How much does the UK spend on welfare? This is a highly charged political question, with some arguing that benefit claimants are putting great demands on ‘hard-working tax payers’. According to information being sent by the government to all 24 million income tax payers in the UK, the figure of £168bn being spent on welfare is around 24.5% of public spending. But what is included in the total? Before you read on, try writing down the categories of government expenditure included under the heading ‘welfare’.
The heading does not include spending on certain parts of the ‘welfare state’, such as health and education. These are services, the production of which contributes to GDP. The category ‘welfare’ does not include expenditure on produced services, but rather transfer payments. The way the government is using the term, it does not include state pensions either, which account for 11.6% of public expenditure. So does the 24.5% largely consist of payments to the unemployed? The answer is no.
The category ‘welfare’ as used by the government includes the following elements. The percentages are of total managed expenditure (i.e. government spending).
|•||Public service pensions, paid to retired public-sector employees, such as teachers, police officers, doctors and nurses||(2.6%)|
|•||Other support for the elderly, including pension credit, winter fuel allowance, bus passes, etc.||(1.5%)|
|•||Sickness and disability benefits, including long-term care for the elderly, sick and disabled||(6.6%)|
|•||Support for families and children, such as child benefit and child tax credits||(3.4%)|
|•||Social exclusion, including income support and housing benefit||(7.8%)|
|•||Unemployment benefits, including Job Seekers Allowance||(0.7%)|
Lumping all these together under a single heading ‘welfare’ can be highly misleading, as many people have strongly held preconceptions about who gets welfare. In fact the term is used pejoratively by many who resent their taxes being given to those who do not work.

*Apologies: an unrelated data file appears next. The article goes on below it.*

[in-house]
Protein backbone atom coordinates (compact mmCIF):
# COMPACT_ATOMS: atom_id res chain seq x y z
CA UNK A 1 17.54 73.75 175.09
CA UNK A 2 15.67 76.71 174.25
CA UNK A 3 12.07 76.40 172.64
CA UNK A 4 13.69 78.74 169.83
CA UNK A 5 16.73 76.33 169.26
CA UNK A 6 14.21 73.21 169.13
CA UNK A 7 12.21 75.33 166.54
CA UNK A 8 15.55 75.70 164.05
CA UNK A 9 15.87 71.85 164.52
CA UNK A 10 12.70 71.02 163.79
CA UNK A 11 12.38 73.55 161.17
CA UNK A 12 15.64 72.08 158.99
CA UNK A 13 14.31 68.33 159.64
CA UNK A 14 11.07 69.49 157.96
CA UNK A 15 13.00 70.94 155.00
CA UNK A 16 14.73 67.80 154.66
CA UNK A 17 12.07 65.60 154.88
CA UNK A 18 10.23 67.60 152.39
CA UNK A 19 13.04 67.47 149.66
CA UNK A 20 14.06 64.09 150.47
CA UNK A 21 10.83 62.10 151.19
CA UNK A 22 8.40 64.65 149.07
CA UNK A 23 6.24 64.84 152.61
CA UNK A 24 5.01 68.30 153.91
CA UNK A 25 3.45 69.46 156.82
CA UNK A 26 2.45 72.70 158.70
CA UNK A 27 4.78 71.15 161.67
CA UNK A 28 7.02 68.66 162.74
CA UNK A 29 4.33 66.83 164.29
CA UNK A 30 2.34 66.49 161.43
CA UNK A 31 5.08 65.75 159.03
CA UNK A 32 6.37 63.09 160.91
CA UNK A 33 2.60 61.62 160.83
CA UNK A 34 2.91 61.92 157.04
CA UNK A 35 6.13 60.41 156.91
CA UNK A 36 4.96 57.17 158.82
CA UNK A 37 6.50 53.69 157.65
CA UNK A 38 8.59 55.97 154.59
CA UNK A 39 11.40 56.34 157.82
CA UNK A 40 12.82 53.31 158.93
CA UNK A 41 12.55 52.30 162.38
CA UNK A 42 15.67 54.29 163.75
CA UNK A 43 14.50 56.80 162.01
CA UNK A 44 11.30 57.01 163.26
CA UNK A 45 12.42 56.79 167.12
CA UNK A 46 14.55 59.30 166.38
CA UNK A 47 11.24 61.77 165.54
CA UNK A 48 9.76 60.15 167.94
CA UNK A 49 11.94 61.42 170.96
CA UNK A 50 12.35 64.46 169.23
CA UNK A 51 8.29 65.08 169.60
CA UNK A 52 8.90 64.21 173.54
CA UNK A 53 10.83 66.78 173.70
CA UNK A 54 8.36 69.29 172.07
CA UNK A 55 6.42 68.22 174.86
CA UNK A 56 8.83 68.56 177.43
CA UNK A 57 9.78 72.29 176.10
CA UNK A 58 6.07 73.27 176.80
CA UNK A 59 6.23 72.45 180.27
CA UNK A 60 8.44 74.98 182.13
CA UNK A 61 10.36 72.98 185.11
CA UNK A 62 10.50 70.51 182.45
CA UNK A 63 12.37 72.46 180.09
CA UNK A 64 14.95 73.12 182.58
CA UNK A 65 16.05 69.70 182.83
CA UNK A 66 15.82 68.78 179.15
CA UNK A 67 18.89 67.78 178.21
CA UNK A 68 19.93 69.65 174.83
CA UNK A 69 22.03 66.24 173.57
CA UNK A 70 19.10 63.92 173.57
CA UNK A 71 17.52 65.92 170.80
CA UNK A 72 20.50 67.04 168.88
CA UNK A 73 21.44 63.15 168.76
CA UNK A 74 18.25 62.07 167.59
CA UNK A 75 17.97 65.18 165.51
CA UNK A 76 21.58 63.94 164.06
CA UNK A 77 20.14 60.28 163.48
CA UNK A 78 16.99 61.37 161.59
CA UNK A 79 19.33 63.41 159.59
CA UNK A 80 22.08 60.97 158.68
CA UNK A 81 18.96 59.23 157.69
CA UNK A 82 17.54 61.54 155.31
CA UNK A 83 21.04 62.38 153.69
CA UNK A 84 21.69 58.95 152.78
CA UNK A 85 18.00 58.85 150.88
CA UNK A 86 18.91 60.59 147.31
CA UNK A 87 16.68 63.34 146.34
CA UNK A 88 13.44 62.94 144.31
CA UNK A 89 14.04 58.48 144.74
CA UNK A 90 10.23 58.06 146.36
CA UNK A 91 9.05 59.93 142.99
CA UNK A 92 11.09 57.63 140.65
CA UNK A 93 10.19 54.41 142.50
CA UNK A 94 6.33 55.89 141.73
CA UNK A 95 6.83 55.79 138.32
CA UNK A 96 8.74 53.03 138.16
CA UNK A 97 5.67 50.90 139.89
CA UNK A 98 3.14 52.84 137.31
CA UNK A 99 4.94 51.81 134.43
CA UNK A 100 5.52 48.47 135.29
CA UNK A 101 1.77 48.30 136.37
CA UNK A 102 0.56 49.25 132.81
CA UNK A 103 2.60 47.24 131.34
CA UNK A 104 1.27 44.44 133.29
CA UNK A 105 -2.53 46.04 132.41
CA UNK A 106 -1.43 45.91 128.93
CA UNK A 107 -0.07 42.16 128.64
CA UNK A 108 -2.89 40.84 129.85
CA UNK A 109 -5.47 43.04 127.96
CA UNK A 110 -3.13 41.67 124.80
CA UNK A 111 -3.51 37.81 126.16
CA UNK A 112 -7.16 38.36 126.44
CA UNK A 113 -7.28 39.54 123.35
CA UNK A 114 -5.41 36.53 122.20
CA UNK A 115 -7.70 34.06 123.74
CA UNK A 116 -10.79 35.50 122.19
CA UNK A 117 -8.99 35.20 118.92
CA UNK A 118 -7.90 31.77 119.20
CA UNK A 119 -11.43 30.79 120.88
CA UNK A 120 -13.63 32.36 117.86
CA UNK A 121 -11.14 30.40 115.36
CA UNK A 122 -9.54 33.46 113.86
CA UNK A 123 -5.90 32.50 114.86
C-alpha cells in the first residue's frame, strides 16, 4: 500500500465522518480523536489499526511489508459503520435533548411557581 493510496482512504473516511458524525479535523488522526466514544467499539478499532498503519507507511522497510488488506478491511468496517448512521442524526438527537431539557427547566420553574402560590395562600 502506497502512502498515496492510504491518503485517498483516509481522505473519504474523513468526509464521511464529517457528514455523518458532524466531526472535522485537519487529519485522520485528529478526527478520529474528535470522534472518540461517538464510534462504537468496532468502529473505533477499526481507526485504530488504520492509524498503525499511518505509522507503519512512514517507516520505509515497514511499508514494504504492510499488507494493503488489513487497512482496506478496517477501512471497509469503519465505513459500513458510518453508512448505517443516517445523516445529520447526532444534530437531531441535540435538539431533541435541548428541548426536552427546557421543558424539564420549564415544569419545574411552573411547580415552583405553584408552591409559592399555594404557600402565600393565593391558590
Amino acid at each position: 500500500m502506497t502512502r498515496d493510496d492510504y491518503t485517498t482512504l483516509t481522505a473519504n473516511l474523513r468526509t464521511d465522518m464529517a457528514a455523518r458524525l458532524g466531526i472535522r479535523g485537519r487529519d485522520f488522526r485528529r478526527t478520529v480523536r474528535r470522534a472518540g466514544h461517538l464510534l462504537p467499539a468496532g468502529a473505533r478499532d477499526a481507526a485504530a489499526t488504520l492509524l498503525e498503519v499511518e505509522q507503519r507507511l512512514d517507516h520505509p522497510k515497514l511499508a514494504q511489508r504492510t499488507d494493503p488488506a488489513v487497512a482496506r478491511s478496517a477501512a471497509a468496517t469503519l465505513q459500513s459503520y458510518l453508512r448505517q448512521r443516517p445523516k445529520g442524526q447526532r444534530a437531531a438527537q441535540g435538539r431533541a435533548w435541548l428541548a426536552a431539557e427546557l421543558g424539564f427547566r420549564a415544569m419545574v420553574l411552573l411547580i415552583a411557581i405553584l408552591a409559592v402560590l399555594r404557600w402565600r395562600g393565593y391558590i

But, as you can see from the figures, only a small proportion goes to the unemployed, the majority of whom (around 65%) are unemployed for less than a year as they move between jobs (see). The bulk of benefits goes to children, the retired and the working poor.
Another preconception is that much of welfare spending goes to fraudulent claimants. But, as the article by Professor Hills states:
Just 0.7% of all benefits was over-paid as the result of fraud, less than the amount underpaid as a result of official error. For the main benefit for unemployed people, Jobseeker’s Allowance, estimated fraud was 2.9%, or an annual total of £150million.
It is also important to consider people’s life cycle. The same people receive benefits (via their parents or guardians) as children, pay taxes when they work and receive benefits when they retire or fall sick. Thus you might be a net contributor to public finances at one time and a net beneficiary at another. For example, the majority of pensioners were net contributors when they were younger and are now mainly net beneficiaries. Many unemployed people who rely on benefits now were net contributors when they had a job.
The message is that you should be careful when interpreting statistics, even if these statistics are factually accurate. How figures are grouped together and the labels put on them can give a totally misleading impression. And politicians are always keen to ‘spin’ statistics to their advantage – whether in government or opposition.
Annual Tax Summary: TUC and MPs on spending information BBC Daily Politics, Jo Coburn (3/11/14)
Osborne’s tax summary dismissed as propaganda by the TU BBC News (3/11/14)
The truth about welfare spending: Facts or propaganda? BBC News, Brian Milligan (4/11/14)
Its Cost Is Just One of the Myths Around ‘Welfare’ Huffington Post, John Hills (12/11/14)
Welfare spending summary criticised Express & Star (4/11/14)
Data and Reports
Public Expenditure: Statistical Analyses (PESA) 2014 HM Treasury (see Table 5.2)
DWP annual report and accounts 2013 to 2014 Department of Work and Pensions (see Table 2)
Welfare trends report – October 2014 Office for Budget Responsibility
What is welfare spending? Institute for Fiscal Studies (4/11/14)
- What benefits do you receive? How would you expect this to change over your lifetime?